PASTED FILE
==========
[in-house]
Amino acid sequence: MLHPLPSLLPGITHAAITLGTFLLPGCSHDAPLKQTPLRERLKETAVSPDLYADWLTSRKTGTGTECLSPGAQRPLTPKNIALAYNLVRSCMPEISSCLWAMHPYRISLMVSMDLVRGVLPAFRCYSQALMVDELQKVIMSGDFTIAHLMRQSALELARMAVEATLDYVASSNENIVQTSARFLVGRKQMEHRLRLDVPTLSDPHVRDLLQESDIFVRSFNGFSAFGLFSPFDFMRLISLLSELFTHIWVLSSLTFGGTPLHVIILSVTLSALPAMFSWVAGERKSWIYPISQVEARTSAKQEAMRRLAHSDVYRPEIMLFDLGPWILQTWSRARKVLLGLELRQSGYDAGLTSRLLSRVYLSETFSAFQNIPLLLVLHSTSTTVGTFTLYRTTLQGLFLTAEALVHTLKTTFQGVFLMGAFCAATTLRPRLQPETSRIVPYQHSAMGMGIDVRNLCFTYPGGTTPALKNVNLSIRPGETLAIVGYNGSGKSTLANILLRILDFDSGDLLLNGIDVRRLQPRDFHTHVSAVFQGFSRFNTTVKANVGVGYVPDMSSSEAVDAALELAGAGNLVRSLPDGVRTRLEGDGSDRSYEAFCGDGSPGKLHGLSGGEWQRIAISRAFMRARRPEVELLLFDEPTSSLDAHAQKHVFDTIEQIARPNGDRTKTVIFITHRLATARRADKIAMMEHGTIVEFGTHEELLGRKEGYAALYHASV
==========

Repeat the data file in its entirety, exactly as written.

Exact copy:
[in-house]
Amino acid sequence: MLHPLPSLLPGITHAAITLGTFLLPGCSHDAPLKQTPLRERLKETAVSPDLYADWLTSRKTGTGTECLSPGAQRPLTPKNIALAYNLVRSCMPEISSCLWAMHPYRISLMVSMDLVRGVLPAFRCYSQALMVDELQKVIMSGDFTIAHLMRQSALELARMAVEATLDYVASSNENIVQTSARFLVGRKQMEHRLRLDVPTLSDPHVRDLLQESDIFVRSFNGFSAFGLFSPFDFMRLISLLSELFTHIWVLSSLTFGGTPLHVIILSVTLSALPAMFSWVAGERKSWIYPISQVEARTSAKQEAMRRLAHSDVYRPEIMLFDLGPWILQTWSRARKVLLGLELRQSGYDAGLTSRLLSRVYLSETFSAFQNIPLLLVLHSTSTTVGTFTLYRTTLQGLFLTAEALVHTLKTTFQGVFLMGAFCAATTLRPRLQPETSRIVPYQHSAMGMGIDVRNLCFTYPGGTTPALKNVNLSIRPGETLAIVGYNGSGKSTLANILLRILDFDSGDLLLNGIDVRRLQPRDFHTHVSAVFQGFSRFNTTVKANVGVGYVPDMSSSEAVDAALELAGAGNLVRSLPDGVRTRLEGDGSDRSYEAFCGDGSPGKLHGLSGGEWQRIAISRAFMRARRPEVELLLFDEPTSSLDAHAQKHVFDTIEQIARPNGDRTKTVIFITHRLATARRADKIAMMEHGTIVEFGTHEELLGRKEGYAALYHASV